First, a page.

• Report this Comment On May 11, 2010, at 7:04 PM, mojoe928 wrote:

    What are you talking about Rich? I day trade about 3-4 trades per month and make money on about 95% of those trades. ...and I don't believe its luck.

  • Report this Comment On May 11, 2010, at 7:28 PM, TMFTenacious wrote:

    Mojoe,

    I assume you're writing from your own private island, then? :)

    Feel like sharing the details behind your system's 95% success rate?

    -Rich

  • Report this Comment On May 11, 2010, at 7:38 PM, ChannelDunlap wrote:

    But I can do it from home in my underwear! It's worth the risk if you ask me.

  • Report this Comment On May 11, 2010, at 8:15 PM, GregTrocchia wrote:

    A couple of quick comments, Mojoe:

    1) 3-4 trades a month isn't what I would consider to really be day trading. Rule of thumb: if you would have to worry about the SEC's "free ride" rule if trading a cash account (i.e. buying and sell a stock before the proceeds you used to do the buy have cleared, usually in 3 days) then you can say you are day trading. Most day traders are in and out of the same stock/index/fund multiple times a day, speculating on the intra-day movements.

    2) Success rate alone is immaterial, expectation value is where it's at, baby. Some kinds of transactions are the kind where you can regularly make money until, one day, you can't and then you lose all of the money you previously made and more (e.g. selling credit default insurance in 2008). I am told that such kinds of transactions are known in the trade as "picking up nickles in front of a steamroller". Hence, without the critical info about how much you lose on those "5%" of losing trades, one can't evaluate your methodology.

  • Report this Comment On May 11, 2010, at 8:30 PM, GregTrocchia wrote:

    A couple of quick comments, Mojoe:

    1) 3-4 trades a month isn't what I would consider to really be day trading. Rule of thumb: if you would have to worry about the SEC's "free ride" rule if trading a cash account (i.e. buying and sell a stock before the proceeds you used to do the buy have cleared, usually in 3 days) then you can say you are day trading. Most day traders are in and out of the same stock/index/fund multiple times a day, speculating on the intra-day movements.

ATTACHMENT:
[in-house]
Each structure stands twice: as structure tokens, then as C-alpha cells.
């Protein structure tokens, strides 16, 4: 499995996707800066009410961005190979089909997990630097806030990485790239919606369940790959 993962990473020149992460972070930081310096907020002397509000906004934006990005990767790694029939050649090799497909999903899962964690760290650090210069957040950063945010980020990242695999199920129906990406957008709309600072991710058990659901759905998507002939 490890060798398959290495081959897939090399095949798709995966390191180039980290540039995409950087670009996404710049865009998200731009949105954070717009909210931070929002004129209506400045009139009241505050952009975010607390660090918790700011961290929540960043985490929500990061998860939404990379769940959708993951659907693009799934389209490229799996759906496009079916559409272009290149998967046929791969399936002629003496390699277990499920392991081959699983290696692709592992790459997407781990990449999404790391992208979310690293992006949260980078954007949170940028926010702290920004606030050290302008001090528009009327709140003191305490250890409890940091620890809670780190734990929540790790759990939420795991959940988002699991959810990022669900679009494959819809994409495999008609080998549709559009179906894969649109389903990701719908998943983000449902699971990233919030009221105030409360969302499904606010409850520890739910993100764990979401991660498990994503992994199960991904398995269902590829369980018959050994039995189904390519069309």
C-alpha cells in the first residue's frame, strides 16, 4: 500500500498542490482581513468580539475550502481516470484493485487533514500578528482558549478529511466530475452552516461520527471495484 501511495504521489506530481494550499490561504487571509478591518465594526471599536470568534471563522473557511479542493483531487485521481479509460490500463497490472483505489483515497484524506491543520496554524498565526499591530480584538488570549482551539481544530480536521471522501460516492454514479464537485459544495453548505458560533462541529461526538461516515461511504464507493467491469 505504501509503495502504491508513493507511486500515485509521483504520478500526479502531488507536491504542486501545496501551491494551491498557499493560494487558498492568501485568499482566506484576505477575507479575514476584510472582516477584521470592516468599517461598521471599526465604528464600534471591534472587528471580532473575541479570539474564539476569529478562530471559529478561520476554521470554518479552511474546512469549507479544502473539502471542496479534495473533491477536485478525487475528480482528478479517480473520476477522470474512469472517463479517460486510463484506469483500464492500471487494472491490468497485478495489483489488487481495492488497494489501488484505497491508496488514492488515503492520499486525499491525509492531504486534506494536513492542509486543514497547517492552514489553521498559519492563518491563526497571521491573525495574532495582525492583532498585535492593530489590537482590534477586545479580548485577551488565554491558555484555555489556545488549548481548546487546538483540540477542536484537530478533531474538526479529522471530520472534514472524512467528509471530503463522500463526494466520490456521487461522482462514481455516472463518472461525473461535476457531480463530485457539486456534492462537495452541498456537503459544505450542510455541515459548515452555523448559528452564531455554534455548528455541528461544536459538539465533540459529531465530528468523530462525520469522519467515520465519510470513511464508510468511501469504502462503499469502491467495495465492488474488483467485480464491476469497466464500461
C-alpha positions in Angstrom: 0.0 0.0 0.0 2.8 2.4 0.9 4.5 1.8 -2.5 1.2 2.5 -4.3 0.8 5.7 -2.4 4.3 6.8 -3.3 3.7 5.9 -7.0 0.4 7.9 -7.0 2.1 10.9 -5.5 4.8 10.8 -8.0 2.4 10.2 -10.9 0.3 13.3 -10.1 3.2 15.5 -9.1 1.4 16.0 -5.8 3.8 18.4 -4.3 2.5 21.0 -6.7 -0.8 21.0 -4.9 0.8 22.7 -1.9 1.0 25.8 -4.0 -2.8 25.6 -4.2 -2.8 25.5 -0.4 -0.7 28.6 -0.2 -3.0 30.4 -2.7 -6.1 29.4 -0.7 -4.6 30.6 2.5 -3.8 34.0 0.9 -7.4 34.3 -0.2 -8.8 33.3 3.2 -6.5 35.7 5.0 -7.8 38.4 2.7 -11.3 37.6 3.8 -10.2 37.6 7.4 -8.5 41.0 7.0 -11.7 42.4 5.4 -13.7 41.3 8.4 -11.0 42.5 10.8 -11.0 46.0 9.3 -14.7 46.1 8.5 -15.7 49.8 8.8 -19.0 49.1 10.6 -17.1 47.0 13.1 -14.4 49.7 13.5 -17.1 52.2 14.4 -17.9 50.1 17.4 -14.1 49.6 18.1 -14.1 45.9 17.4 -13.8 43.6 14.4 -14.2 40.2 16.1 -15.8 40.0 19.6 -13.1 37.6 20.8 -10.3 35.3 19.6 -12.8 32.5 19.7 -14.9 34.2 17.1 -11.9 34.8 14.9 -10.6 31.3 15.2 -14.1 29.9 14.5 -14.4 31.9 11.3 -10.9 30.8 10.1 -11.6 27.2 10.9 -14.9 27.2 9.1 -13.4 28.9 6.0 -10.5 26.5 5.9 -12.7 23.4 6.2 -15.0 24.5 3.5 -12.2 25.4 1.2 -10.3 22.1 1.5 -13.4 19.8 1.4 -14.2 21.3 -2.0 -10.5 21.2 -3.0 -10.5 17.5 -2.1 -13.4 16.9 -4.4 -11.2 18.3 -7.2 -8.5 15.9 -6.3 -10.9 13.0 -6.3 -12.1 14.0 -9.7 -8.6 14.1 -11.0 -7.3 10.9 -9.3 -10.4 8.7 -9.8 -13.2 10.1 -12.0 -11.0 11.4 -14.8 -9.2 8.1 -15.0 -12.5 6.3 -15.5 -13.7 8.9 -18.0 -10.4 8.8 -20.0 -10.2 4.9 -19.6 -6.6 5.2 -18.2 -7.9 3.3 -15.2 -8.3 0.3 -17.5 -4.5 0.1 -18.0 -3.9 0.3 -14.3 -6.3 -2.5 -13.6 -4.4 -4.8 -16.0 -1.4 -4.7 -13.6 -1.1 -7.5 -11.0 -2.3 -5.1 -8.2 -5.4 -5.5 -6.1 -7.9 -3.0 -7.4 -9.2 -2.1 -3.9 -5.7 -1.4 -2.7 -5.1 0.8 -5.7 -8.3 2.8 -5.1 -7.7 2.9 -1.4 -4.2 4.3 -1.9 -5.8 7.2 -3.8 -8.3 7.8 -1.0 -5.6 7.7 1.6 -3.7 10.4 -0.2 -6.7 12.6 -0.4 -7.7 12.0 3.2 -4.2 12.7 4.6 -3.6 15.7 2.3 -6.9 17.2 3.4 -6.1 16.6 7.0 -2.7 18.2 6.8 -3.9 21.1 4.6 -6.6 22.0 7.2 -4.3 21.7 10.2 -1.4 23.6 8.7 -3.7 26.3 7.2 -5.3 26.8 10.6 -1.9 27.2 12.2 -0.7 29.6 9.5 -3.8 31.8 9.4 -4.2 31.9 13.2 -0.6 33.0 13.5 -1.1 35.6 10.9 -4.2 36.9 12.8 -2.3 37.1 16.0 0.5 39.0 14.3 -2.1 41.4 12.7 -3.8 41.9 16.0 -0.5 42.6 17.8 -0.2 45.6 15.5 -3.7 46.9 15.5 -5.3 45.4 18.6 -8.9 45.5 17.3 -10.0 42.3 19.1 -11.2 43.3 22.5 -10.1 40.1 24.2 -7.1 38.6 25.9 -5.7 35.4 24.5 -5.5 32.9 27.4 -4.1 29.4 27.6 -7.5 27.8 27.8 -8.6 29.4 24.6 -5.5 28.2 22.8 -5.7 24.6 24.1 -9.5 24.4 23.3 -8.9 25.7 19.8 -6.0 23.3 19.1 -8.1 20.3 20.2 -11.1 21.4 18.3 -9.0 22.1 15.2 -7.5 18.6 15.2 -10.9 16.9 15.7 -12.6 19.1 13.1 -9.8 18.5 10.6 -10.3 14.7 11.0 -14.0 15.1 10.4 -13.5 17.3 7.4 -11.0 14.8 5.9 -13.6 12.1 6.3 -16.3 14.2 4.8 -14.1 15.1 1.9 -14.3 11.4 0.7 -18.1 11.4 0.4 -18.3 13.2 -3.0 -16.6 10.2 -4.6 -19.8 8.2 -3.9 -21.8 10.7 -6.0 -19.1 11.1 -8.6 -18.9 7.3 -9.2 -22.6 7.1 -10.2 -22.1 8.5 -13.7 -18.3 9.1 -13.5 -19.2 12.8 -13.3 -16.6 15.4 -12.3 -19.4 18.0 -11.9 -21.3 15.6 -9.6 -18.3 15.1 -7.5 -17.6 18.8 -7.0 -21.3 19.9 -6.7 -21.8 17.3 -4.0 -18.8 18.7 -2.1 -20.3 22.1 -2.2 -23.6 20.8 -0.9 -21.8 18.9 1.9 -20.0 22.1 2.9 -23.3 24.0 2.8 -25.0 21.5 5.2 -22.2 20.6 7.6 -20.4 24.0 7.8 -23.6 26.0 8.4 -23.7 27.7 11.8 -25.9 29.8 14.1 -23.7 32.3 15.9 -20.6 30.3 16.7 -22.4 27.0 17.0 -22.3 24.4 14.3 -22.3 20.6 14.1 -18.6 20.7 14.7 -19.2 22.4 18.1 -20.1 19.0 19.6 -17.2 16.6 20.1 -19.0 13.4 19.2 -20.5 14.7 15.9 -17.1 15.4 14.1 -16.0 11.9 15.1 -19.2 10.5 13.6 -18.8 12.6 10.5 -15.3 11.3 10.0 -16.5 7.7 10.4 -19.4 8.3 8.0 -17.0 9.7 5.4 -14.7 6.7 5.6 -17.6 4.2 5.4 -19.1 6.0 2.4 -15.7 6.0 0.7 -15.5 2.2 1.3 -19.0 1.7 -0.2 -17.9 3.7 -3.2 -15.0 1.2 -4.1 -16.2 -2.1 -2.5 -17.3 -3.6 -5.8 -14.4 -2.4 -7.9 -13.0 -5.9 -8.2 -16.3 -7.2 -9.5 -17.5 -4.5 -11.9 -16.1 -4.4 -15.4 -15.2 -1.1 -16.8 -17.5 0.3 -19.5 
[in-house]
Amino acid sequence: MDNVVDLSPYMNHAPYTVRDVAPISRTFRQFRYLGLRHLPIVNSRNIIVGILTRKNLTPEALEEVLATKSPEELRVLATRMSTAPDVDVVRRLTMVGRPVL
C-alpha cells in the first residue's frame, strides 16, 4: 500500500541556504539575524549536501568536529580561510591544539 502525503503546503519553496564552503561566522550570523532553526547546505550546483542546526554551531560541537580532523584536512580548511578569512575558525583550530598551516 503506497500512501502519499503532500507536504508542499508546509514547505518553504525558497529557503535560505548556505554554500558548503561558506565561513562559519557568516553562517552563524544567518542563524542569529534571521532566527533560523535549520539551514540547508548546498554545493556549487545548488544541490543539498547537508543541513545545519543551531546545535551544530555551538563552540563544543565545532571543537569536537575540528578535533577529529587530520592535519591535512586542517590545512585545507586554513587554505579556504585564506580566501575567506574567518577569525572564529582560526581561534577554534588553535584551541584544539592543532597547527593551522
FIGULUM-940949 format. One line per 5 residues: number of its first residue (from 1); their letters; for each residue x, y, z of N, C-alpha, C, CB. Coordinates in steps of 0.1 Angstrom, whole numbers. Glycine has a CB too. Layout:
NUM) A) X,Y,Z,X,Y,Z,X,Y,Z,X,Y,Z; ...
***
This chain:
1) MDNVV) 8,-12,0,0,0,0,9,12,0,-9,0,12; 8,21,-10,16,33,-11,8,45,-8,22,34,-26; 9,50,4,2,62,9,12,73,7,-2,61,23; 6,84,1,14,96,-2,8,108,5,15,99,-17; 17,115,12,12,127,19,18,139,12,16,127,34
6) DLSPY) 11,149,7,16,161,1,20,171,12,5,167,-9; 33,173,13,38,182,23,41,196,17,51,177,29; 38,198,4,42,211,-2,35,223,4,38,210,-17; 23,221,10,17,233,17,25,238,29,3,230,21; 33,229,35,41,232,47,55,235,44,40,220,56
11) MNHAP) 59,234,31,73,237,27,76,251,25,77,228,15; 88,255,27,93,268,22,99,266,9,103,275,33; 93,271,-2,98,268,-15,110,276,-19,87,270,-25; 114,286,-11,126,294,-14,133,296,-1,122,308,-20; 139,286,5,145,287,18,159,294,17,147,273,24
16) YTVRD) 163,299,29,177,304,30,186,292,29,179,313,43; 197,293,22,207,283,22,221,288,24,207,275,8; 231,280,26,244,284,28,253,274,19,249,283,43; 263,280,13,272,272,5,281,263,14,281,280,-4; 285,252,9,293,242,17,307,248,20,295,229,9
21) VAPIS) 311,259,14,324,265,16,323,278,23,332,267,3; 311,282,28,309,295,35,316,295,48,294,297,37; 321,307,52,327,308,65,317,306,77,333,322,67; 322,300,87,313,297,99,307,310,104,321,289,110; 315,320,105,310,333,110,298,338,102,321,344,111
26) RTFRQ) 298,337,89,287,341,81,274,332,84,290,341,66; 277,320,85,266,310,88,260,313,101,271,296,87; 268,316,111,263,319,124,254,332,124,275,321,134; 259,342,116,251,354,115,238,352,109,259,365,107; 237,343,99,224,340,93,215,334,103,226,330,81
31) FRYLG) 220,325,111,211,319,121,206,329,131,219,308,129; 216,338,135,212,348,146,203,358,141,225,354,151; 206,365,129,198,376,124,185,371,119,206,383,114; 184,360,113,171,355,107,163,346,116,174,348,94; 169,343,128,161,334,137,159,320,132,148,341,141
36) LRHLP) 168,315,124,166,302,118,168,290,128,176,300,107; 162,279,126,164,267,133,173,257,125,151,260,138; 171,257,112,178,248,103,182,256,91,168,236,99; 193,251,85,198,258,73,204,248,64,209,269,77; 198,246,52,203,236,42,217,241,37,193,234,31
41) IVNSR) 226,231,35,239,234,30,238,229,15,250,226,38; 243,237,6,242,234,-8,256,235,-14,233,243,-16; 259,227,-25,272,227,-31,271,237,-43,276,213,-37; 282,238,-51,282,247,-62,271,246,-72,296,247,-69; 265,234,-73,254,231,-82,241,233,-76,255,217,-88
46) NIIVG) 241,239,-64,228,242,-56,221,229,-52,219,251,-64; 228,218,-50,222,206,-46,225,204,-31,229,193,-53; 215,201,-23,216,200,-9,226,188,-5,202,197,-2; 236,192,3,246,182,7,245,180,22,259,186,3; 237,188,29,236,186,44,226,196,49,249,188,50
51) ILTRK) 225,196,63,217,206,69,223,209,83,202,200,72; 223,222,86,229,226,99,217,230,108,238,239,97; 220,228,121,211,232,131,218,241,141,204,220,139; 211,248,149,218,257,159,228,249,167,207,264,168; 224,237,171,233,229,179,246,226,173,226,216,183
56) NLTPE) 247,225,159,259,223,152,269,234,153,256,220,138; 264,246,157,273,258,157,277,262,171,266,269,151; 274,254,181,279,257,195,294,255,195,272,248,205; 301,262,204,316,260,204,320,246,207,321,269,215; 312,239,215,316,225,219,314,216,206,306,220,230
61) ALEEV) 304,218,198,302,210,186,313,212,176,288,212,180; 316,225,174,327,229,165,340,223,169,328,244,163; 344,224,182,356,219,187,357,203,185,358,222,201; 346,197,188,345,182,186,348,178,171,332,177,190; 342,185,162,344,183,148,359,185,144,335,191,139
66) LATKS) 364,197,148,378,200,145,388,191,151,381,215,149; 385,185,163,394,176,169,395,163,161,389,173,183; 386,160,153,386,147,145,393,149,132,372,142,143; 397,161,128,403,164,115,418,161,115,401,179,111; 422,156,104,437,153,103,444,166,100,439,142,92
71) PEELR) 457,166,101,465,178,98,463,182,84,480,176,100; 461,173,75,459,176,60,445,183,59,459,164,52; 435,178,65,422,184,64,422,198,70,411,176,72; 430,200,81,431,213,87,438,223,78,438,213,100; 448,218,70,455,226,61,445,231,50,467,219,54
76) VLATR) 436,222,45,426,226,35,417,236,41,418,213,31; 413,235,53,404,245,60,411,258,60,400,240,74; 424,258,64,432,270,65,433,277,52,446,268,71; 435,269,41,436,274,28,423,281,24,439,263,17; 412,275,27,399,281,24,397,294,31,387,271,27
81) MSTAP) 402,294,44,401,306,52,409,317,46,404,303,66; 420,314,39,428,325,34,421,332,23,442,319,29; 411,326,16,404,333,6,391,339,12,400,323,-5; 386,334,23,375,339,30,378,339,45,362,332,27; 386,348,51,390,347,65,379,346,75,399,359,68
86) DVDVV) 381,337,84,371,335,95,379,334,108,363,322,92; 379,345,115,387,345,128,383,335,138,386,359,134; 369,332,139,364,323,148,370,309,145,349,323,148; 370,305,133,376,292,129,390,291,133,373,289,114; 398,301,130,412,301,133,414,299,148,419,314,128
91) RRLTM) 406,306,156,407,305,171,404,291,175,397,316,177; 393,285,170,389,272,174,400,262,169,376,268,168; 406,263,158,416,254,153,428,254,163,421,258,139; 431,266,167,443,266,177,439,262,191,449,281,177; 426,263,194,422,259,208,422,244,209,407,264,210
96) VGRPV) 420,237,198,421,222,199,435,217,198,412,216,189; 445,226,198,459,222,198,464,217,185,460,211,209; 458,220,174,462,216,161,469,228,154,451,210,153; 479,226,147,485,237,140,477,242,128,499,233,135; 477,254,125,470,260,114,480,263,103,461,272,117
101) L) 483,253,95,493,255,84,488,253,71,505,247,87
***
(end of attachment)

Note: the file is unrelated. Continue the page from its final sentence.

2) Success rate alone is immaterial, expectation value is where it's at, baby. Some kinds of transactions are the kind where you can regularly make money until, one day, you can't and then you lose all of the money you previously made and more (e.g. selling credit default insurance in 2008). I am told that such kinds of transactions are known in the trade as "picking up nickles in front of a steamroller". Hence, without the critical info about how much you lose on those "5%" of losing trades, one can't evaluate your methodology.

  • Report this Comment On May 11, 2010, at 9:25 PM, zman555 wrote:

    THIS IS CRAP WHAT DAY TRADER TRADES 29 A DAY EVERY DAY! WHAT 100 SHARE BLOCKS AT $10 COMISSION. FOOLS SUCKS!!!!!!!

  • Report this Comment On May 11, 2010, at 10:00 PM, aquajava wrote:

    I was a "day trader" in NYC for two years (until Sept 11th). I traded between 5-10million shares if not more per day. I made good money but unfortunately got in at the wrong time, right before the dotcom burst or it could have been so much more. When the Congressional hearings on "day trading" came about, we skewed their numbers so they renamed us "professional traders", defined as "day traders in the the top 5th percentile". There are still a number of firms out there and they still make a mint using top notch custom/always evolving trading programs. You can't even fathom what they have to work with. Trading fees are per 1000 shares and are pretty much insignificant. Back in the day you could actually get a rebate for creating volume. I still have friends in the business and they earn between $5k-$50k per month. Last weeks inefficiency in the market easily produced six figure gains (in a day) for a lot of professional traders. I think the definition of Day Trader has never been clearly defined. That's a good thing though or Goldman Sachs and the rest of the Market Makers would use their government cronies to shut down these small fish in their massive corrupt pond.

  • Report this Comment On May 11, 2010, at 10:03 PM, aquajava wrote:

    BTW, Rich you have no idea what you are talking about :(

    Maybe you should write articles about great dividend stocks?

  • Report this Comment On May 11, 2010, at 10:15 PM, BullishBetty703 wrote:

    aquajava,

    where do I interview for this job? or do I need an MBA from Wharton and an Armani suit?